I spend many, many hours a week staring at my computer. It is one of the ways I learn, communicate, and plan my work at Center for Health Progress. However, it’s definitely not where I find real meaning in my role or where most change happens toward health equity. Recently, I (mostly) left my screens behind to partner with the incredible folks at Colorado Immigrant Rights Coalition, Colorado Center on Law and Policy, and Mile High Health Alliance on a Creating Safe Spaces project. It’s a training series for health care clinic staff to understand both their rights and responsibilities in regards to immigration enforcement and to support them in identifying shifts they and their organizations can make so that their clinics are more welcoming and safer for immigrants—and all patients.
This is critical work. The federal administration continues to pursue harmful, anti-immigrant policies, like a proposed public charge rule change, public housing rule change, and increased Immigration and Customs Enforcement (ICE) activity, which augment the fear and risks that immigrants face when accessing health care services. Nationally, there has been news of federal immigration officers detaining a child while seeking health care services and other worst case scenarios. Locally, our partners at Mile High Health Alliance learned that immigrant patients fear accessing health care services in case clinics would give their information to immigration officials. Clinics are also seeing an increase in missed and cancelled appointments among immigrant patients. The Creating Safe Spaces project addressed the roles of health care professionals and organizations to support and protect the safety of immigrant patients.
If you’re a health care provider or work at a hospital or clinic, watch this webinar and check out these resources to learn more about what you can do. Regardless of who you are, where you work or live, we all should also know these basics to support immigrant health and safety in our state:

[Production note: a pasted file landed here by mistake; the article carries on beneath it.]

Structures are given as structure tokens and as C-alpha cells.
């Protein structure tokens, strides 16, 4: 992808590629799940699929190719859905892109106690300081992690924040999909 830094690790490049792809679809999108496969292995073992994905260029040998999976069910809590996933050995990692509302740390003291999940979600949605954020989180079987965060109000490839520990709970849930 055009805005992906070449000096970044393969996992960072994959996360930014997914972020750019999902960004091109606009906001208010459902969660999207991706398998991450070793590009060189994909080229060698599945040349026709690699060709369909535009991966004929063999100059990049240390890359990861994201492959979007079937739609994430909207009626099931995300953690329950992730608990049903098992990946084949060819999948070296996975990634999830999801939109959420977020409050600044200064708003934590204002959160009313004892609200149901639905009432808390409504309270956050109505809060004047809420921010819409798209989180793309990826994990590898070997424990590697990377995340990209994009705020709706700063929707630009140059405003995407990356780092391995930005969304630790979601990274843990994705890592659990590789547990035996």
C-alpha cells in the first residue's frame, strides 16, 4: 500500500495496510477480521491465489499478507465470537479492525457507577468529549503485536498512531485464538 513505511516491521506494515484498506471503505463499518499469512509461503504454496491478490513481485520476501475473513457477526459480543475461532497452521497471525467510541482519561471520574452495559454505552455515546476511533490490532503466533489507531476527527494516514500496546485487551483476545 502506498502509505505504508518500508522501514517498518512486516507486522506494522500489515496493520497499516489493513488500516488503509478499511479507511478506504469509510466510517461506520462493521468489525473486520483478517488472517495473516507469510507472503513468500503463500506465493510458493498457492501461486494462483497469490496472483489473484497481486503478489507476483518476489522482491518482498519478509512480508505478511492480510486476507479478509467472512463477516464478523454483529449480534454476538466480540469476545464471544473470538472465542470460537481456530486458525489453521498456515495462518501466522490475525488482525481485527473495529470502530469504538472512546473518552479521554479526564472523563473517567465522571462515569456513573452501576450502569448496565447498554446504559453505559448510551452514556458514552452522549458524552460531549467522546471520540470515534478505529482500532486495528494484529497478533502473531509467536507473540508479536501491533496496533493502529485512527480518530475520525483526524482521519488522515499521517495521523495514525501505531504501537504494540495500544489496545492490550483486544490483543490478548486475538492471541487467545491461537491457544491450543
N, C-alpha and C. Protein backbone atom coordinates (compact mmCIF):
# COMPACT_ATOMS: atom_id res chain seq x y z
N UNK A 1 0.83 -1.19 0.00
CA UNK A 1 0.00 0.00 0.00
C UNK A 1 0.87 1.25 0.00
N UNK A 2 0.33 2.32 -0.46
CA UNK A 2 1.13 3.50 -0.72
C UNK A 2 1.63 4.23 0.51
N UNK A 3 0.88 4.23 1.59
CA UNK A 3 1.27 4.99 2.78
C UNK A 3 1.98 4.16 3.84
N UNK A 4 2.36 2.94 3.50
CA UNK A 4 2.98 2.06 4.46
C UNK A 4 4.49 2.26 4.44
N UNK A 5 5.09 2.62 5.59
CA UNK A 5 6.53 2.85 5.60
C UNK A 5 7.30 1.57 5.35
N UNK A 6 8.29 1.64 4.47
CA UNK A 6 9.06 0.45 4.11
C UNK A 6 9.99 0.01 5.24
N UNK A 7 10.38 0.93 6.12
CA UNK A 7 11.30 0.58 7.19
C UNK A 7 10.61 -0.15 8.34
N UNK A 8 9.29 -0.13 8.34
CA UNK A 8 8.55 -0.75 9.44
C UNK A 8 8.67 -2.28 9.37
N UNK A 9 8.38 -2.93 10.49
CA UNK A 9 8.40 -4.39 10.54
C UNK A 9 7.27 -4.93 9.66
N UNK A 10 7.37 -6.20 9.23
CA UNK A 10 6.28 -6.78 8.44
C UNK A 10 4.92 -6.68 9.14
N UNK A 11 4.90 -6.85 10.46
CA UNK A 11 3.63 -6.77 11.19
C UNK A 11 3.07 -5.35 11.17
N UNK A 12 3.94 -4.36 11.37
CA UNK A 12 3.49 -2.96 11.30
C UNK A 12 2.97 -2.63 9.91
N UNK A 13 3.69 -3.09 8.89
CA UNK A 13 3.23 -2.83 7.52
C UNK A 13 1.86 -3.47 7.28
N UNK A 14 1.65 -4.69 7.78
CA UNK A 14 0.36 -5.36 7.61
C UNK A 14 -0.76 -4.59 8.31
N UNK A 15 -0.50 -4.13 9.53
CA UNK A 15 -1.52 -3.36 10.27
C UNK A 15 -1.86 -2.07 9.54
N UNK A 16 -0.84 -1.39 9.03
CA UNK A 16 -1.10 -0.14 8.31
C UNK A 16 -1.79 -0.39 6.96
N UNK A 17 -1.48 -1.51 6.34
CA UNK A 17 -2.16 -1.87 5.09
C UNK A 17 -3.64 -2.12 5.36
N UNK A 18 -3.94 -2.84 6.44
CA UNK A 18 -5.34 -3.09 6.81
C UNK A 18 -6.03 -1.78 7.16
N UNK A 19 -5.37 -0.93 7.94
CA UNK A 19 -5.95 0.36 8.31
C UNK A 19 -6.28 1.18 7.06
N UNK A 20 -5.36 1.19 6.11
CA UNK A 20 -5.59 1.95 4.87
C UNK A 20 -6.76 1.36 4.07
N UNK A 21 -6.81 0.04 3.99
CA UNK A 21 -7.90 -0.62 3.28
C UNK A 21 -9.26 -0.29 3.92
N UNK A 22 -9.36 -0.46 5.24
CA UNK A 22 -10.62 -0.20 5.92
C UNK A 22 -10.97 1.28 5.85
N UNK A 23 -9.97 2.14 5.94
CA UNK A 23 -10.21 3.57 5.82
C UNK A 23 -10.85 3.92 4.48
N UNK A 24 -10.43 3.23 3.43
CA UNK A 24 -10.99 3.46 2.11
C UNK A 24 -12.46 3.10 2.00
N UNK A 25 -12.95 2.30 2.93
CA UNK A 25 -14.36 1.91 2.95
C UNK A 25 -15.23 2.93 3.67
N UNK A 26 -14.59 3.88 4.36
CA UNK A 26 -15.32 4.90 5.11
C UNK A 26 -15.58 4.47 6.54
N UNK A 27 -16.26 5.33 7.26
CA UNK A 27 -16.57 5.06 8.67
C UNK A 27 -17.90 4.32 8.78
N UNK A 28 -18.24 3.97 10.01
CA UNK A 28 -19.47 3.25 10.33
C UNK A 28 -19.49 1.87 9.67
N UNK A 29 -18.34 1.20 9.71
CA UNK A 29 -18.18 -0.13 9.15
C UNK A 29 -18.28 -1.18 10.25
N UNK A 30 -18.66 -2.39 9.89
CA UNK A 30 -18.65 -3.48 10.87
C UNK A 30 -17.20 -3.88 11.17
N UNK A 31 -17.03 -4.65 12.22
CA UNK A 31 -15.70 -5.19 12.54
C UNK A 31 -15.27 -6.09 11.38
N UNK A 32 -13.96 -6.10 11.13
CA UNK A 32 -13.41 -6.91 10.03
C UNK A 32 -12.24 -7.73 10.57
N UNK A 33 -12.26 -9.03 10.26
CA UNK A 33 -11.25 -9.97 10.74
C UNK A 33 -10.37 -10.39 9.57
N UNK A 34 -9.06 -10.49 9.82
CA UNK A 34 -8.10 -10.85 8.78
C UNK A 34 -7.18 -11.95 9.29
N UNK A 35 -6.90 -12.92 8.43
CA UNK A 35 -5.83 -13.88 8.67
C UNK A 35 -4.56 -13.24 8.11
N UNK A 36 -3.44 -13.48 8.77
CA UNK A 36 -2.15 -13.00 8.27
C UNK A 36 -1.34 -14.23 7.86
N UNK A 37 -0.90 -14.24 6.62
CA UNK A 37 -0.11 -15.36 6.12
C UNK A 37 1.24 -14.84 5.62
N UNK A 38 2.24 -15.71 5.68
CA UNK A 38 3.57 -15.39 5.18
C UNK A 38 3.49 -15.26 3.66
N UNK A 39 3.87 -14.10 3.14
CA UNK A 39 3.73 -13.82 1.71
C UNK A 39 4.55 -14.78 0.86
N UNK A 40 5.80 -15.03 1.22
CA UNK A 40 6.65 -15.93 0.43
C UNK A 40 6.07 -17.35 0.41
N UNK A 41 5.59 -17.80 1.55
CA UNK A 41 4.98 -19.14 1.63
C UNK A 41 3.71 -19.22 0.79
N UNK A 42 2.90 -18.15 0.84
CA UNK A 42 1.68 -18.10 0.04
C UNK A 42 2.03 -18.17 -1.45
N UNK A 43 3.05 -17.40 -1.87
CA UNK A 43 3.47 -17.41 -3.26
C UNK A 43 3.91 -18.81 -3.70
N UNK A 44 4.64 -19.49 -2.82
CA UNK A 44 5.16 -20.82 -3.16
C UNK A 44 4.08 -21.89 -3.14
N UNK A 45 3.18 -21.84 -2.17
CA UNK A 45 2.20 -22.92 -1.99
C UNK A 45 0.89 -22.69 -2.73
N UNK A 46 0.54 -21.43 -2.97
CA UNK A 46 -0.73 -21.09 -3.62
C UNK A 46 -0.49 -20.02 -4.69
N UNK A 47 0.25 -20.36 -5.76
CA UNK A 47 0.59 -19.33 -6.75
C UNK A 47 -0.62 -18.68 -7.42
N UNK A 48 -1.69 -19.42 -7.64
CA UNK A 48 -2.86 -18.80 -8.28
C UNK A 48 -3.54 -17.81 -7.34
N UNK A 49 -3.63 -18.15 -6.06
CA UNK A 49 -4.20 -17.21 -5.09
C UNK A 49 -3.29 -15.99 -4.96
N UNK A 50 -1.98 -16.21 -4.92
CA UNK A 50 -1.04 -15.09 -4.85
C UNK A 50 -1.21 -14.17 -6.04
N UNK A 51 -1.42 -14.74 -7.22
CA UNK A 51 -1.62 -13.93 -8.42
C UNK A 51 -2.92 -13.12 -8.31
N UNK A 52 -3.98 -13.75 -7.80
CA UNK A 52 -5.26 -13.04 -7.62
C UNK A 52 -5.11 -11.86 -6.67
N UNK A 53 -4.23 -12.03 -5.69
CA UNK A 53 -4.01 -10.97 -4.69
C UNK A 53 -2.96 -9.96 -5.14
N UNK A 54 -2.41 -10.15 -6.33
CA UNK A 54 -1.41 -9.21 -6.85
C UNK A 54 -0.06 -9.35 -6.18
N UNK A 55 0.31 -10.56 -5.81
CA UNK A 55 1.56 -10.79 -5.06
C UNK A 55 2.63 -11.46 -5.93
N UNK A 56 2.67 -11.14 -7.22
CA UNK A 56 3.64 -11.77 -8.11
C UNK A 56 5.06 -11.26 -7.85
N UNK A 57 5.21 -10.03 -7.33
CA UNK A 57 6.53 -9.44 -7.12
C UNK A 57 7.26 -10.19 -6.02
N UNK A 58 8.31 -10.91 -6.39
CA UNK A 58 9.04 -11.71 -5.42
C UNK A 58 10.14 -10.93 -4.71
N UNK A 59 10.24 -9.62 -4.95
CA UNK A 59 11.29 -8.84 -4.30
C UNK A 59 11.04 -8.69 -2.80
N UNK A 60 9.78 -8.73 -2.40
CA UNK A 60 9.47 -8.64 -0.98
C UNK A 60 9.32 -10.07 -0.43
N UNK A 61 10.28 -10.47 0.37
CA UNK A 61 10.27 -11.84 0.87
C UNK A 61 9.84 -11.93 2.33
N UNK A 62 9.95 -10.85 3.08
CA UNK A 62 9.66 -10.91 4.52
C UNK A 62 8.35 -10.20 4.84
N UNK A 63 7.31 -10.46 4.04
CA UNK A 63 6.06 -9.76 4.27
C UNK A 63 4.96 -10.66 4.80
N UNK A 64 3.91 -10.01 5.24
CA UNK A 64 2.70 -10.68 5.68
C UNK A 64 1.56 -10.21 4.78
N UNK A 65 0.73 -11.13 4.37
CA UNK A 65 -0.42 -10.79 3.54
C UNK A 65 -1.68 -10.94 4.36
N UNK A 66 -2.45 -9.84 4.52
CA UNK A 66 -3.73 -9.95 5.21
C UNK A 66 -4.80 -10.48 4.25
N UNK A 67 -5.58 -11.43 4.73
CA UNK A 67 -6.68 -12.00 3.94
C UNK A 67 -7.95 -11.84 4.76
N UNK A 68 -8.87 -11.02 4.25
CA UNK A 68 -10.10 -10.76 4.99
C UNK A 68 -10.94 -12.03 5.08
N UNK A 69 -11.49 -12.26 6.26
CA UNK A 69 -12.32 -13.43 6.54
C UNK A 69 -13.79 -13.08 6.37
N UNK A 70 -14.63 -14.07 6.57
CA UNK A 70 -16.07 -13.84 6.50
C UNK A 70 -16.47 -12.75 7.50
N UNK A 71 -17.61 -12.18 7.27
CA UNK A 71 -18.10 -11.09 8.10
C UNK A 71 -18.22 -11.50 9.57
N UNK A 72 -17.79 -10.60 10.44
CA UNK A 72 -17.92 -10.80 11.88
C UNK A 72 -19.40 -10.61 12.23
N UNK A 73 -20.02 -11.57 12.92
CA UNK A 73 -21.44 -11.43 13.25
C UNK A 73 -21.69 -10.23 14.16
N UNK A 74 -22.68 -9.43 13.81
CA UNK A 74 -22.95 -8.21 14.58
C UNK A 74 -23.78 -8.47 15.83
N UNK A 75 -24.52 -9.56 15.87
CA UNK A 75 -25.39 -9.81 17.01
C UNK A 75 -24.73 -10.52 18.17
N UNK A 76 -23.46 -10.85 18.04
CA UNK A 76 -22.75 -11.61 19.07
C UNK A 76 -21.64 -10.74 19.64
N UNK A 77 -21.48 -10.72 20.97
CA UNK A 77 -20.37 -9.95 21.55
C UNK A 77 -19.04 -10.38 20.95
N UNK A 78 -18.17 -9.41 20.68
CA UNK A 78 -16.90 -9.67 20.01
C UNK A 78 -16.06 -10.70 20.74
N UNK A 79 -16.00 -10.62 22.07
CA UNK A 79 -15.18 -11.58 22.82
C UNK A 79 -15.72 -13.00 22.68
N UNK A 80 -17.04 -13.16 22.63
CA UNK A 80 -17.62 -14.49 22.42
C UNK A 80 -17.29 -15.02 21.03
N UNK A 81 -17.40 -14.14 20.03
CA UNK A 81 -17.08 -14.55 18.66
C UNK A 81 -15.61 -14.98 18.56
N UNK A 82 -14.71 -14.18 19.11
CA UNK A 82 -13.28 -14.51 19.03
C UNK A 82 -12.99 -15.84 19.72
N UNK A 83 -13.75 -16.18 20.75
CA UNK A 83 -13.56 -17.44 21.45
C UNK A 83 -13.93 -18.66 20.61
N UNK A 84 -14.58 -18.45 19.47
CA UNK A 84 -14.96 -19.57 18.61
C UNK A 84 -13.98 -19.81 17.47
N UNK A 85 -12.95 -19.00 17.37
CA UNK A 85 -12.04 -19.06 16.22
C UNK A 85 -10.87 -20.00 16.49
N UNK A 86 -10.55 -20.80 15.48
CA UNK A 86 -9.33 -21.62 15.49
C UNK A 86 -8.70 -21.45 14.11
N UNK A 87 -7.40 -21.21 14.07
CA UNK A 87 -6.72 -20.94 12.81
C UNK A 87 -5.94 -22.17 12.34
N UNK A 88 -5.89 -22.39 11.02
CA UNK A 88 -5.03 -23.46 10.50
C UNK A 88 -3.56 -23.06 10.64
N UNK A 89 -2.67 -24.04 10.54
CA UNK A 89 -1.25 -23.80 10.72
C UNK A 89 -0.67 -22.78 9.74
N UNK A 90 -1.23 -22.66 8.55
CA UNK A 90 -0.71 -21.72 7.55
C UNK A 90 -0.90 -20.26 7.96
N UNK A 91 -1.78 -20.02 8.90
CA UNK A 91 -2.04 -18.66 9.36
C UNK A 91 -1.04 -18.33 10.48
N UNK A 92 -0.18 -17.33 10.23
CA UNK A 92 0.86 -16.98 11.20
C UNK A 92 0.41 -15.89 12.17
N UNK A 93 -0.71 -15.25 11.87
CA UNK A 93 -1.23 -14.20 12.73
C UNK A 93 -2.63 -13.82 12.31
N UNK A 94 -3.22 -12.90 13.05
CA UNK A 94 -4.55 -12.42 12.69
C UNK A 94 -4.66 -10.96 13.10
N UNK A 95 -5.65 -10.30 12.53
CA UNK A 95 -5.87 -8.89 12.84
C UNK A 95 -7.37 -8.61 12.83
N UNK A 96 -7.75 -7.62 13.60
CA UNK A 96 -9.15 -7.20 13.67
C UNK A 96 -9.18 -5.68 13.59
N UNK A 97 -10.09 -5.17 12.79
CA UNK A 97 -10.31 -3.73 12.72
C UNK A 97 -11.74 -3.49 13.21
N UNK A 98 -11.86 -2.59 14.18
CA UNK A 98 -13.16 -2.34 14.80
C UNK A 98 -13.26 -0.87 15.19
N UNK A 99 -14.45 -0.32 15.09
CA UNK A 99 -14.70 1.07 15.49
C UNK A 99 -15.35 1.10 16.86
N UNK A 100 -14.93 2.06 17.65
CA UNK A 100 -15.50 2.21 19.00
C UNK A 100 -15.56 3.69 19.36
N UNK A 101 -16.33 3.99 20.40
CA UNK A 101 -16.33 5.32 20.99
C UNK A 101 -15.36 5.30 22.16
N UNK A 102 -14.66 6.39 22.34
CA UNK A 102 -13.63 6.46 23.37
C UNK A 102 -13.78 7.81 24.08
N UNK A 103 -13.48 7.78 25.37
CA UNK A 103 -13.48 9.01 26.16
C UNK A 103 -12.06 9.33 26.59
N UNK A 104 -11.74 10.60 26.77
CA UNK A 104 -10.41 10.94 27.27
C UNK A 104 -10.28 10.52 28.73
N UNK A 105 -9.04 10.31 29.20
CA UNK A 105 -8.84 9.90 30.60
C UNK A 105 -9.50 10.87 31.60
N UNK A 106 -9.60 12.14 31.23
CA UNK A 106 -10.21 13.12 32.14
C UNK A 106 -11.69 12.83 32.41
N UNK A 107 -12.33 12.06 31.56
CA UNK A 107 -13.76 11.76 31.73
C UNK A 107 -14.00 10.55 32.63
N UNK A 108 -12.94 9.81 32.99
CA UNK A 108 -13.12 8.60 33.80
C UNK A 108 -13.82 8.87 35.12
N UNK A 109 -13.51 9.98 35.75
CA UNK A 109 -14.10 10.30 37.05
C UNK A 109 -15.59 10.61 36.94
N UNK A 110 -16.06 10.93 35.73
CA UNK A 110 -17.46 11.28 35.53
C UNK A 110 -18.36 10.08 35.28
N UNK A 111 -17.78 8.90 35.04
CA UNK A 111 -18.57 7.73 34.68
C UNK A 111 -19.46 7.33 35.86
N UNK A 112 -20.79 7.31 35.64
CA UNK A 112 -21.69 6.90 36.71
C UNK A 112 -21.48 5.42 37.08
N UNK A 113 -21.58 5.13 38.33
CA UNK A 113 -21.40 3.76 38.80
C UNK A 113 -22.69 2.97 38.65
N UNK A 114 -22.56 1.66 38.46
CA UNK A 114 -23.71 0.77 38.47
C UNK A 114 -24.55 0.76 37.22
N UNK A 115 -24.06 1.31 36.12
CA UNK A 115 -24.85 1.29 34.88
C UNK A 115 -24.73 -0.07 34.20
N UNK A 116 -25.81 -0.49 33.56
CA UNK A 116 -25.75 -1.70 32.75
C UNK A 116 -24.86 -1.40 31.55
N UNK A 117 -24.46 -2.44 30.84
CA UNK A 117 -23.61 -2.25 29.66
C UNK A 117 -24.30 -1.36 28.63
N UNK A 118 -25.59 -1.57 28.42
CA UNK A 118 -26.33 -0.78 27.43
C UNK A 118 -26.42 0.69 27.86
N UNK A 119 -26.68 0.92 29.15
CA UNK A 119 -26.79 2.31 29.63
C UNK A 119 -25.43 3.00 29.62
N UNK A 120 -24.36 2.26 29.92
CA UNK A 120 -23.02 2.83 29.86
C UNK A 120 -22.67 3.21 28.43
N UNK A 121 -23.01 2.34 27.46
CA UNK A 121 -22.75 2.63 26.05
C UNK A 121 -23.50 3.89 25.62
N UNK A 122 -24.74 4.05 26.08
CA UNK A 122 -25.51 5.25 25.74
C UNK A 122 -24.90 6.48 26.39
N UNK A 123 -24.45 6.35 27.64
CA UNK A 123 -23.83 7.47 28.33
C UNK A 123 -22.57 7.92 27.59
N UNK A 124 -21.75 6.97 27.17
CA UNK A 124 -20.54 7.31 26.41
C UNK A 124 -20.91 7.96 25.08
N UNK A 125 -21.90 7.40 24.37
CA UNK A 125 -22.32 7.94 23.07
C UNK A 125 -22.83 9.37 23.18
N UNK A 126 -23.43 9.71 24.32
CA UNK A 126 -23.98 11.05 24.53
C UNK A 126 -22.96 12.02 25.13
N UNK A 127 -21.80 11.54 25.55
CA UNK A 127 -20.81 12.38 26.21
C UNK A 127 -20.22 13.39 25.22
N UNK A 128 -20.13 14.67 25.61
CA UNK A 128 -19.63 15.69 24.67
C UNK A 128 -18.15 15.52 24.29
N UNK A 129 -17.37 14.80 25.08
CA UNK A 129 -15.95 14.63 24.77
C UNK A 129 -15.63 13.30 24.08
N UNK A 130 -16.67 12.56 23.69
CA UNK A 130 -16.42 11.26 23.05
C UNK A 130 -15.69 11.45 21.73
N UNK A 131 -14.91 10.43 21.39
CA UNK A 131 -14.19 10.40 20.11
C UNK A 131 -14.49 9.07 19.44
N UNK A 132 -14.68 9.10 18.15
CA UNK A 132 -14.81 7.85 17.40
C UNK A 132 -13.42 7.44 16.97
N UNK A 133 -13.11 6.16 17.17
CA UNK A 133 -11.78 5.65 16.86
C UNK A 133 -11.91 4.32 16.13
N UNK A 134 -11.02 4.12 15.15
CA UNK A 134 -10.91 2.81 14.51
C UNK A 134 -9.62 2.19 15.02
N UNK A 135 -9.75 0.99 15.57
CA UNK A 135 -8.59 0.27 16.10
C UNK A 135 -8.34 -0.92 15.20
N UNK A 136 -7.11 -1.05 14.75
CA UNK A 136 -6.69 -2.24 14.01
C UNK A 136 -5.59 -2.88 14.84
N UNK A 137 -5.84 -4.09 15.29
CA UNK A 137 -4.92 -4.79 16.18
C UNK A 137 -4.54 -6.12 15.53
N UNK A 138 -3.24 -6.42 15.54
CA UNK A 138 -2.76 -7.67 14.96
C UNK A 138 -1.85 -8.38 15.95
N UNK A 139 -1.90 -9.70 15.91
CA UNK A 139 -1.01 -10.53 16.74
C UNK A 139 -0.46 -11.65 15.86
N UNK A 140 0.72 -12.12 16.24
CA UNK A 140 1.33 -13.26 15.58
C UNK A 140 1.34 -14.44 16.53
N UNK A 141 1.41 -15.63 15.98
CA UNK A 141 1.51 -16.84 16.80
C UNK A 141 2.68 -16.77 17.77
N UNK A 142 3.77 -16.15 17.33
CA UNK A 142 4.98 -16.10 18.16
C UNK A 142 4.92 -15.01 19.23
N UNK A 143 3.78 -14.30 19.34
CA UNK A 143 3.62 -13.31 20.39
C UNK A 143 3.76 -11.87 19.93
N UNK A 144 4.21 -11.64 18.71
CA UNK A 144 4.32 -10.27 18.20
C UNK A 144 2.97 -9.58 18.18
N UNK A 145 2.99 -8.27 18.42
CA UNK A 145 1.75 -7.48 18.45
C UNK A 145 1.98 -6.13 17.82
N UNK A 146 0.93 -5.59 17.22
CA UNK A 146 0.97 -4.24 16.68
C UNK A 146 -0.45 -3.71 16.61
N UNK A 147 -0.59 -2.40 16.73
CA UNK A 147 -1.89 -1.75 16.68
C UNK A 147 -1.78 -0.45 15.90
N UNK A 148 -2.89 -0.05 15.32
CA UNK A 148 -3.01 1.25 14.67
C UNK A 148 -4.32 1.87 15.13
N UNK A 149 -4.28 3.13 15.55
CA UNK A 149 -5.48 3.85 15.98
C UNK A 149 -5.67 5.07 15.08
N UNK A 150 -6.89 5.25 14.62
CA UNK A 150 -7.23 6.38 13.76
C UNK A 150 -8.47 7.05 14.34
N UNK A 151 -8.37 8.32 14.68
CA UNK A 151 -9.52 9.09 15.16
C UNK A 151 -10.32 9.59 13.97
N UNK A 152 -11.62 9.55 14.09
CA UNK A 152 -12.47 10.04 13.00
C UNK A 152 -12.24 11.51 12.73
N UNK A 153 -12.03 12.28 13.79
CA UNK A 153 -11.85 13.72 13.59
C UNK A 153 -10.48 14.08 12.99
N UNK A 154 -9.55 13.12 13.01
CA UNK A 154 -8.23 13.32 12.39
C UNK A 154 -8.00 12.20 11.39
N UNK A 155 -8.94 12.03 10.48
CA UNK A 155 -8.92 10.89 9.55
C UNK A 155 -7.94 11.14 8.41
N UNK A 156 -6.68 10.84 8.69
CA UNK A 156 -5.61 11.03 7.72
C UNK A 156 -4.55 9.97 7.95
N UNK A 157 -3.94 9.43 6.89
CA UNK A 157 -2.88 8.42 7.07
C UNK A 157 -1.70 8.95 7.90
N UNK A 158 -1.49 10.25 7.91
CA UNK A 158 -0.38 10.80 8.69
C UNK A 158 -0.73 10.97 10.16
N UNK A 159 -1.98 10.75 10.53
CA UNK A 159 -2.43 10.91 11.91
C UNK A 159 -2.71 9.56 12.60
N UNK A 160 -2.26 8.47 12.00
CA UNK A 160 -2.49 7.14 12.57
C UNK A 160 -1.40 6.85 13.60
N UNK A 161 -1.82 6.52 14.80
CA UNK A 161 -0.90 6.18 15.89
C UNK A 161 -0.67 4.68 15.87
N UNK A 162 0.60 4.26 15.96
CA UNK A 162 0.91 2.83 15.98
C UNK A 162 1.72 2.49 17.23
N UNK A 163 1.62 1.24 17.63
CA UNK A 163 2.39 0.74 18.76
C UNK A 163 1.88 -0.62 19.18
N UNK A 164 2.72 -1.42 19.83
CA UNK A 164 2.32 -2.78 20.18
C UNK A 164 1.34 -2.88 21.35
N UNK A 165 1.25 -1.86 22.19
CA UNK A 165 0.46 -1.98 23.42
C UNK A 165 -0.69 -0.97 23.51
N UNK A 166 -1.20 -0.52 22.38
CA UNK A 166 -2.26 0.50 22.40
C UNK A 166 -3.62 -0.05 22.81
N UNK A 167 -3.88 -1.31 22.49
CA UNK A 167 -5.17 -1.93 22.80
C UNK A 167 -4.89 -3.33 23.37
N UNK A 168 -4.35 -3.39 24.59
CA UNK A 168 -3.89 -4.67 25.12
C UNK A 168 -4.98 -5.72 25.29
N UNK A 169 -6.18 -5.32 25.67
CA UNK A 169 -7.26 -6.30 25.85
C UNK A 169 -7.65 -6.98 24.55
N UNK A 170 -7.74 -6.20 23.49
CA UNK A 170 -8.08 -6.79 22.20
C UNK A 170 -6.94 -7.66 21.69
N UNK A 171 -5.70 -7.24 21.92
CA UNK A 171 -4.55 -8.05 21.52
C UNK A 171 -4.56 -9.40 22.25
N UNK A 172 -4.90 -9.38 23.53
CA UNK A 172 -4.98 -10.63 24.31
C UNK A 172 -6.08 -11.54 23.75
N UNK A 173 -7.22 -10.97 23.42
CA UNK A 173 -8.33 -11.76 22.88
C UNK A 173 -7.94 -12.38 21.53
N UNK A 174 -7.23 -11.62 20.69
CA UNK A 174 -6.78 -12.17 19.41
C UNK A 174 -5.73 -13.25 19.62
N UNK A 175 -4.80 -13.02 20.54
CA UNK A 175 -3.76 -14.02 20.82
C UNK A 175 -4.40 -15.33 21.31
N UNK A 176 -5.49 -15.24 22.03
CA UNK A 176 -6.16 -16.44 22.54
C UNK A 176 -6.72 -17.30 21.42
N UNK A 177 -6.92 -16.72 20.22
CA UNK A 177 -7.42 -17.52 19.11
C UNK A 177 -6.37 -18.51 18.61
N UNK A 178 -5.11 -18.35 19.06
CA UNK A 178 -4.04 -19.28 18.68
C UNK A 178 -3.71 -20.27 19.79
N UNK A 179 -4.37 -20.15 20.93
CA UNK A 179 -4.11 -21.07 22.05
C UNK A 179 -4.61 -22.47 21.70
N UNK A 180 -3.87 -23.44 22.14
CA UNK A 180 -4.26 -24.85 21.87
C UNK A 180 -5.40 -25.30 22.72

- ICE cannot detain someone without a signed and accurate judicial warrant. If you are in a situation where ICE is trying to intervene without one, know what to look for and how to respond.
- The Colorado Rapid Response Network is a hotline anyone can call to report ICE activity. If you suspect ICE activity anywhere in your community, immediately call them at 844-864-8341.
Creating Safe Spaces is one of many ways Center for Health Progress is expanding our focus on immigrant health issues. We have a long-term policy goal to create health coverage options for immigrants, especially those whose documentation status currently limits their access. To work toward that goal, we are also cultivating the leadership of those most directly impacted by this issue through community organizing in Fort Morgan. Right now, this team is leading a local campaign, Nuestra Comunidad, Nuestra Salud, so immigrants in Morgan County can be fully served by a health care system that is responsive to their needs. We are also making connections with health care organizations to become public champions of this work.
As our efforts to build momentum and support for a coverage campaign move forward, we will continue to respond to the needs of the moment and current climate. We all have a role to play in moving toward a Colorado in which everyone can thrive and access the services they need without fear for their safety.